First, did you know that Jodi Picoult pronounces her name pee-coh, not pi-colt? All you smarty pants who were able to look at her name and say, “Oh, Jodi Pee-coh,” well, you guys can talk amongst yourselves while the rest of us talk about how we’ve been pronouncing it wrong for as long as we can remember.
A new member of my book club suggested My Sister’s Keeper by Jodi Picoult for a book club pick, and even though I’d already read the book back when it was released (and really enjoyed it!), I didn’t want to read it for book club. However, I acquiesced and so April’s pick was My Sister’s Keeper.
My Sister’s Keeper is about two sisters, Anna and Kate. Kate has leukemia that she’s been battling since she was two years old. Anna is Kate’s younger sister, conceived to be a genetic match for Kate so that when she was born, Kate could get a single cord blood treatment from Anna. But then Kate needed something else, and since Anna wasn’t doing anything with whatever they needed (bone marrow, etc), they used her as a human pincushion. And that was her life for 13 years until Kate needed a kidney and Anna finally went to a lawyer to sue her parents for medical emancipation.
The story is told by various narrators: Anna, Anna’s mom Sara, Anna’s attorney Campbell, Anna’s brother Jesse, Anna’s dad Brian, and Anna’s court-appointed guardian Julia. Just in case you miss the chapter heading that says who’s narrating that chapter, the font is different for each narrator, so hopefully one of those two things will clue you in as to who’s narrating.
I told my book club that I was really disappointed that I re-read this book. Some books aren’t meant to be re-read, and I enjoyed the book when I read it the first time, whereas now it doesn’t even fall into the mind-candy category, just the meh category (or maybe even a worse category!).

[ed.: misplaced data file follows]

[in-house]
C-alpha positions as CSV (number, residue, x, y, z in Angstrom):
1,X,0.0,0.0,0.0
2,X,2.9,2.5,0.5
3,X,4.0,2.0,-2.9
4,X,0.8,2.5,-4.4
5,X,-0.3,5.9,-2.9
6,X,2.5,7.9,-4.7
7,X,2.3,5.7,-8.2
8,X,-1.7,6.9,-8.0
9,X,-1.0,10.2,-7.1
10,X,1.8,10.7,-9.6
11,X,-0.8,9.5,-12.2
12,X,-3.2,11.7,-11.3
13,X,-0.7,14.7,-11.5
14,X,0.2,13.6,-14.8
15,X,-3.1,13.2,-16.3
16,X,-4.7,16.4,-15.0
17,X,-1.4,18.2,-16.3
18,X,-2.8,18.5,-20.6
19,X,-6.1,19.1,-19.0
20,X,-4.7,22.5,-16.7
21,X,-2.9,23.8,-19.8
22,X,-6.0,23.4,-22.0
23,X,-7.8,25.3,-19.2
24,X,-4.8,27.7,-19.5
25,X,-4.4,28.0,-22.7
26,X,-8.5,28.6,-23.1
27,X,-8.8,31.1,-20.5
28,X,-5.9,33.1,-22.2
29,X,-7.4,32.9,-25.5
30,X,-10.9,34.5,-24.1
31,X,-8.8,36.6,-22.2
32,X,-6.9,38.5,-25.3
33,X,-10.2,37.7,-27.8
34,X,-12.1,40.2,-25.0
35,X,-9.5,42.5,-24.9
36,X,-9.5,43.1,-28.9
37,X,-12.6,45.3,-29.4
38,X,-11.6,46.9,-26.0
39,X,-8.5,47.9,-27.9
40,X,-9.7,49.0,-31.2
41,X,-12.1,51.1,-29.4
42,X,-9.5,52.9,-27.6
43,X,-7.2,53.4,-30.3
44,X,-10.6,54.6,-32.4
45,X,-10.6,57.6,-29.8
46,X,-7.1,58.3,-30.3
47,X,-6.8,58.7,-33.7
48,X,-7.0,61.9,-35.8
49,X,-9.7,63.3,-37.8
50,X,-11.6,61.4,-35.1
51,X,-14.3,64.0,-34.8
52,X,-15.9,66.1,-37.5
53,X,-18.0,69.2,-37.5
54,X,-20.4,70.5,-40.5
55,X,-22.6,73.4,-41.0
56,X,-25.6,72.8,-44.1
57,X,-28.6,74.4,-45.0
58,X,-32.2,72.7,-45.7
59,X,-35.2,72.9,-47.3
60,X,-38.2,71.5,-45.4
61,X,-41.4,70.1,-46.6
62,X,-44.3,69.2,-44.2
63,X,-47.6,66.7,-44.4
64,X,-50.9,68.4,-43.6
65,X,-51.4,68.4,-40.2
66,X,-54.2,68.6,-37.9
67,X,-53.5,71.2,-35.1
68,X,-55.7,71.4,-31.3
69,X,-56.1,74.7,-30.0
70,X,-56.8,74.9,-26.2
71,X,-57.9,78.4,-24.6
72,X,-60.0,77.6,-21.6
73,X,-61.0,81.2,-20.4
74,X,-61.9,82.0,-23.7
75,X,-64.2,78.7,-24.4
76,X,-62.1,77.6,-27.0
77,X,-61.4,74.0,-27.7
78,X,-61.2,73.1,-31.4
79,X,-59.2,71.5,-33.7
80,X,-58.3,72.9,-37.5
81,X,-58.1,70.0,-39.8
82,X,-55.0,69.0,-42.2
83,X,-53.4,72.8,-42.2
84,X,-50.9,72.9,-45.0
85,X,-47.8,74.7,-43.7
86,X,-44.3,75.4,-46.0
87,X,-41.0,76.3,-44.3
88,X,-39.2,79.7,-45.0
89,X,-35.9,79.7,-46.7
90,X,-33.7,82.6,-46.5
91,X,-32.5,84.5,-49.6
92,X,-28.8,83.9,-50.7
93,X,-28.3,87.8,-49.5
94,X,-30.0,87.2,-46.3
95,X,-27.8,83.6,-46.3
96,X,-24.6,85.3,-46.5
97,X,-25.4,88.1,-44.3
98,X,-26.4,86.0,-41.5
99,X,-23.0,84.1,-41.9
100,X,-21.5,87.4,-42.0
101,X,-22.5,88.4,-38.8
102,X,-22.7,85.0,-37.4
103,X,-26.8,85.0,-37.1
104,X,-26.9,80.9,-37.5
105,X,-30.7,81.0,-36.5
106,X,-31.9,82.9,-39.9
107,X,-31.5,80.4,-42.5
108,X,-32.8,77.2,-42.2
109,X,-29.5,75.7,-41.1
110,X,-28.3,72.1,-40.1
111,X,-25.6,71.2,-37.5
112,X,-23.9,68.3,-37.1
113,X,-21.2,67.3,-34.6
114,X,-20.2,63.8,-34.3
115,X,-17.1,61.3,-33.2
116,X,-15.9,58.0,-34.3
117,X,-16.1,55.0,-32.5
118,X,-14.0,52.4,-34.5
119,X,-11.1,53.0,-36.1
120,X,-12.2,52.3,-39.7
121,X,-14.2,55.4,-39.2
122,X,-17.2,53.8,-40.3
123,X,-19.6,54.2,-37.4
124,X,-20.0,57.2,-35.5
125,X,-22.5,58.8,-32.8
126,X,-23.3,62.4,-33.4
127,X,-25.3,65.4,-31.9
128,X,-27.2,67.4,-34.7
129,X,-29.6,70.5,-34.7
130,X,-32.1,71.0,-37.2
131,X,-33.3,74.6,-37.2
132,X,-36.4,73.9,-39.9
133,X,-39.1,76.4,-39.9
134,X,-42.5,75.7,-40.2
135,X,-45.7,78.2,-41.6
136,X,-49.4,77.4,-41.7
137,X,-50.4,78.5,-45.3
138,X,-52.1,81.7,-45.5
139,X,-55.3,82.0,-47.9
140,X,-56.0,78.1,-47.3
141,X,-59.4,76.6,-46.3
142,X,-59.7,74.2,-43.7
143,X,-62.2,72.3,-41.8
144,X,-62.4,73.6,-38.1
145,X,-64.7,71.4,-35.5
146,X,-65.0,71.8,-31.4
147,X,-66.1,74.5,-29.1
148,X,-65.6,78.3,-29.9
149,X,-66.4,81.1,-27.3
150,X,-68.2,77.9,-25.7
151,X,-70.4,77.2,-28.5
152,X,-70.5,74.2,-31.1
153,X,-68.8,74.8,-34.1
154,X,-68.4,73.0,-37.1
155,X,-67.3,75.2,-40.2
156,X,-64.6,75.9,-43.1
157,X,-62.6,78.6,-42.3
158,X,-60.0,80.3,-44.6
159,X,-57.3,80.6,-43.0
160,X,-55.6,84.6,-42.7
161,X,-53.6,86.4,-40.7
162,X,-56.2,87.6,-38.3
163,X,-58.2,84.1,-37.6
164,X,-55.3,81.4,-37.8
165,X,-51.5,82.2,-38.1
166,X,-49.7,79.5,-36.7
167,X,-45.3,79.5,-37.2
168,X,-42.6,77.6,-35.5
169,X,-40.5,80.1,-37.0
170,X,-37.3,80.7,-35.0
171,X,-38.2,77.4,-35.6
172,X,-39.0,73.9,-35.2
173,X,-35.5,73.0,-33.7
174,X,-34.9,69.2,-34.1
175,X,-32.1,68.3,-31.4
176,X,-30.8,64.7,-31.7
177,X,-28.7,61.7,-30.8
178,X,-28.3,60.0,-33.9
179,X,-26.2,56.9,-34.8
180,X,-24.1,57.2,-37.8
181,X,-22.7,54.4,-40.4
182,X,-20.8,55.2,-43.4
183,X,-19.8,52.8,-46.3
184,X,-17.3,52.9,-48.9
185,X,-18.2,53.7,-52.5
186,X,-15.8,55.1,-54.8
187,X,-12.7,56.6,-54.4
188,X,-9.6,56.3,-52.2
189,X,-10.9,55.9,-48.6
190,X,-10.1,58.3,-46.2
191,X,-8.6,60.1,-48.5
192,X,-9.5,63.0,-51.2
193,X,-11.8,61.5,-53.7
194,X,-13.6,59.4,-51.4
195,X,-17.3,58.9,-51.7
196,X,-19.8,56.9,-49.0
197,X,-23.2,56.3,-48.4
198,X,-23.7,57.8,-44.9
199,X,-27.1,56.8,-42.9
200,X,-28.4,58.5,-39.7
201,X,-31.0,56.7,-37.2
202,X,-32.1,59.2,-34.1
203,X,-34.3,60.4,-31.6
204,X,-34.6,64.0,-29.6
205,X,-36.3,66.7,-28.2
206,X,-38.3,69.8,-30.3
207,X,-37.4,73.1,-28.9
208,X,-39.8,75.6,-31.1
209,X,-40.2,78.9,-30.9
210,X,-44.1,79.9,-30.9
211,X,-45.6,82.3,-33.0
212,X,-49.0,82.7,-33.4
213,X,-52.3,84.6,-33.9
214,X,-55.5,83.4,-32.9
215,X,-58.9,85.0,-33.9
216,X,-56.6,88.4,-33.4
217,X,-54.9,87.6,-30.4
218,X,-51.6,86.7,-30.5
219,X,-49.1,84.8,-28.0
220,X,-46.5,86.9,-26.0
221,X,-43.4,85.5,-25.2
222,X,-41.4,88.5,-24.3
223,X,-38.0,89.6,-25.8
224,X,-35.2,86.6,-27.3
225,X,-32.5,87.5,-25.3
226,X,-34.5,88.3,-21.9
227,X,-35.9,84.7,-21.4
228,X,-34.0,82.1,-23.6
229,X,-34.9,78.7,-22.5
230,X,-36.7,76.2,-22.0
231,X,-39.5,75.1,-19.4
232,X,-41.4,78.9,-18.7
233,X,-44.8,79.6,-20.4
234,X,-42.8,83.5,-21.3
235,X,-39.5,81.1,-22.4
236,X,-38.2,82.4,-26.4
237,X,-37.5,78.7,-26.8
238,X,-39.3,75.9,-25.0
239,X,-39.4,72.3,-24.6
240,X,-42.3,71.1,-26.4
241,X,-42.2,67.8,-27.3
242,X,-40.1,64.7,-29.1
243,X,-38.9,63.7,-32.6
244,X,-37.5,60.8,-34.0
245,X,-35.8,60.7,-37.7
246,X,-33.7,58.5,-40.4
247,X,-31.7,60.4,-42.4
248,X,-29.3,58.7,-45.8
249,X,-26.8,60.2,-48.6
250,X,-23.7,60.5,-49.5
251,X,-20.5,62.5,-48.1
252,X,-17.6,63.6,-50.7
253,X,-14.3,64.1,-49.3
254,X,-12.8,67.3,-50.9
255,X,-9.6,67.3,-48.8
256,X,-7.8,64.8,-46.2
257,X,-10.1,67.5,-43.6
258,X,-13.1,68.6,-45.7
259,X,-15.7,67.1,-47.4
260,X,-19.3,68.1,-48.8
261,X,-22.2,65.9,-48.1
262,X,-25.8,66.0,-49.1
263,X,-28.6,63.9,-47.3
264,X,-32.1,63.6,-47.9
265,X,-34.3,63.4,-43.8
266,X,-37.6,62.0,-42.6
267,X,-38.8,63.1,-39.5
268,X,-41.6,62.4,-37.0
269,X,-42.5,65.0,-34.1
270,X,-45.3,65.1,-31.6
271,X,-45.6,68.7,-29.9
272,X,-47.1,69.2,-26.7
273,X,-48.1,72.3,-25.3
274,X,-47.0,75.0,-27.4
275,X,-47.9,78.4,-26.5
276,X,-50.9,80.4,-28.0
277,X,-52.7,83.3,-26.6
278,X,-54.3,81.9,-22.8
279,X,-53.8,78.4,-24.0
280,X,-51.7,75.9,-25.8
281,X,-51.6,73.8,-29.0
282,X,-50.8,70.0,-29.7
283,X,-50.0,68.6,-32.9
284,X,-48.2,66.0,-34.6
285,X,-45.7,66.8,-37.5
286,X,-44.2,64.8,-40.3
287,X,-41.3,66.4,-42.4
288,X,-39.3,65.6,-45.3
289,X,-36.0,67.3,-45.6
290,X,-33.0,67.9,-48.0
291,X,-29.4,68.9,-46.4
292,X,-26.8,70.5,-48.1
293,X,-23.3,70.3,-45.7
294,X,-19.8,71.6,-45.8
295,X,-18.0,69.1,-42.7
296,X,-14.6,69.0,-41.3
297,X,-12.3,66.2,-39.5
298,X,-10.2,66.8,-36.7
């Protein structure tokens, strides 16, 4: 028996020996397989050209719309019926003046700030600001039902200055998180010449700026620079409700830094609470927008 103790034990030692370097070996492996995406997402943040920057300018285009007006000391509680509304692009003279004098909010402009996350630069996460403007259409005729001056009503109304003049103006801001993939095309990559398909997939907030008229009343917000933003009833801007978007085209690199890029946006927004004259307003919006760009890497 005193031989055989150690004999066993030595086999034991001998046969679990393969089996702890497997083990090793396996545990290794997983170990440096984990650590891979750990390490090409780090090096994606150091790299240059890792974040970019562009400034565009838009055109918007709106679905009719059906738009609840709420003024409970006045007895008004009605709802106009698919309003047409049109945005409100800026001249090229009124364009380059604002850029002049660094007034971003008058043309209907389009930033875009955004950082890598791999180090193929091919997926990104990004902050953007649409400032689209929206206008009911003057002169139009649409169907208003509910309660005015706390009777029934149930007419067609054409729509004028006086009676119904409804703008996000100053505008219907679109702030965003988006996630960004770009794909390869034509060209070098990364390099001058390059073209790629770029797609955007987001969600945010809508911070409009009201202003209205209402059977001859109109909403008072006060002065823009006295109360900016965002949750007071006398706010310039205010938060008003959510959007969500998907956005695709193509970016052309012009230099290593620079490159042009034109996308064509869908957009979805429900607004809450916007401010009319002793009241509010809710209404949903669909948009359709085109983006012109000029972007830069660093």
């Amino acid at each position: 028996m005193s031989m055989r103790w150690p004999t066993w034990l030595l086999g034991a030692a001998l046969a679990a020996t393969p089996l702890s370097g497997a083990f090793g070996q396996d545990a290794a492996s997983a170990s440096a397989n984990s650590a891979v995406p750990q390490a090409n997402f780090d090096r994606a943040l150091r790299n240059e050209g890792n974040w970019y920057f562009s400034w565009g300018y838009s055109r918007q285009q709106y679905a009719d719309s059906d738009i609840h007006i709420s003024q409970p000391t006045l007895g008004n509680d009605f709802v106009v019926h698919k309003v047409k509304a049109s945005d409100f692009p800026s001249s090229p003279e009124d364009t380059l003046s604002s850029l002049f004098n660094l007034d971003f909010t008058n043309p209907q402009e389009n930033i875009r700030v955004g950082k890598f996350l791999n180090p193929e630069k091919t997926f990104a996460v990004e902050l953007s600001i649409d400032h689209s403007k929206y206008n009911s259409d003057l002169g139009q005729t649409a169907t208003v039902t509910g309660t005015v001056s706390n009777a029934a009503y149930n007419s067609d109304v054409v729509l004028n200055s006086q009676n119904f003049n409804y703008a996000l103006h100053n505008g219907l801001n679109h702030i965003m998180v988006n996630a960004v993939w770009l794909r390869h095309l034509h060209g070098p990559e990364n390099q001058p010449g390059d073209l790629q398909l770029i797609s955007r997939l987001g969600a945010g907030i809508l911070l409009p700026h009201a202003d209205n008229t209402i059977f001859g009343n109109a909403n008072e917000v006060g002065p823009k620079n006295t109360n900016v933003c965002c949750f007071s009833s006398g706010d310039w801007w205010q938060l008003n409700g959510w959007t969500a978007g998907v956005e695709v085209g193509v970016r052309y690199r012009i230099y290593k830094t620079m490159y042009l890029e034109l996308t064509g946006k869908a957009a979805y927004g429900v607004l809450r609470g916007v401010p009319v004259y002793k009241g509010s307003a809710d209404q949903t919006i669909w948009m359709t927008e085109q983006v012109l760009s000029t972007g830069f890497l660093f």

See, the problem is that since I’ve been blogging, I’ve really been expanding my reading horizons. So when I went back to Jodi Picoult, I really found it clunky and lacking in any kind of subtlety. Every time I turned a page, I was beaten over the head with how deep this book is.
The dad’s being a firefighter has a double meaning with what is going on in his family life.
The mom’s not going back to work after Anna (the youngest) was born but instead choosing to stay home and raise her family has a deeper meaning in the context of Anna suing for medical emancipation and all the choices the mom has made.
The brother’s acting out and being a pyromaniac symbolizes his feelings of being ignored and wanting to be in control.
Everything was sooo symbolic that it felt forced.
I was particularly frustrated by the ending because I think it was a cop out.
*****SPOILER ALERT****** (spoiler has been formatted with white text, so to see it just highlight the section and you’ll be able to read my thoughts on the ending)
I mean, having Anna die misses the point of what I think the heart of the story is. The heart of the story is that there comes a point when you have to say enough is enough (even if it’s the sick person who has to say that). And it’s the people who make that decision who must live with the repercussions, the guilt, the anger, the sadness. I think the story would have been much more profound if Anna had had to live with the guilt of watching her sister die, knowing she could have kept her sister alive.
Also, I felt manipulated because I think Jodi Picoult purposefully held back an important piece of information so the reader assumes it’s Anna’s choice to not give Kate a kidney, when in reality that’s not exactly true. It wasn’t just that it was a surprise ending, it was that she did everything she could to make you believe one thing and then in the end she’s all, “PSYCH! Haha! I sure fooled you!”
Jodi Picoult is a good story teller, though how well she writes is debatable, in my opinion. I think what I’m learning, having re-read a few books this year, is that some books should be left alone once you’ve read them once. I read My Sister’s Keeper four years ago, really enjoyed it, and I should have left it at that. I enjoyed it at the time for what it was, but I’ve been expanding my reading so much in the past two years that I couldn’t enjoy it for what it was, which is just a good story.
(Also, I have to say I’m totally going to go see the movie when it comes out. Also, for details listed in the spoiler, I’m excited to see how they changed the ending.)
(One last thing: Just so you know, if you’ve read one Jodi Picoult book, you’ve read them all. At least, that’s my opinion after reading a few of her books.)
Rating: 69 out of 100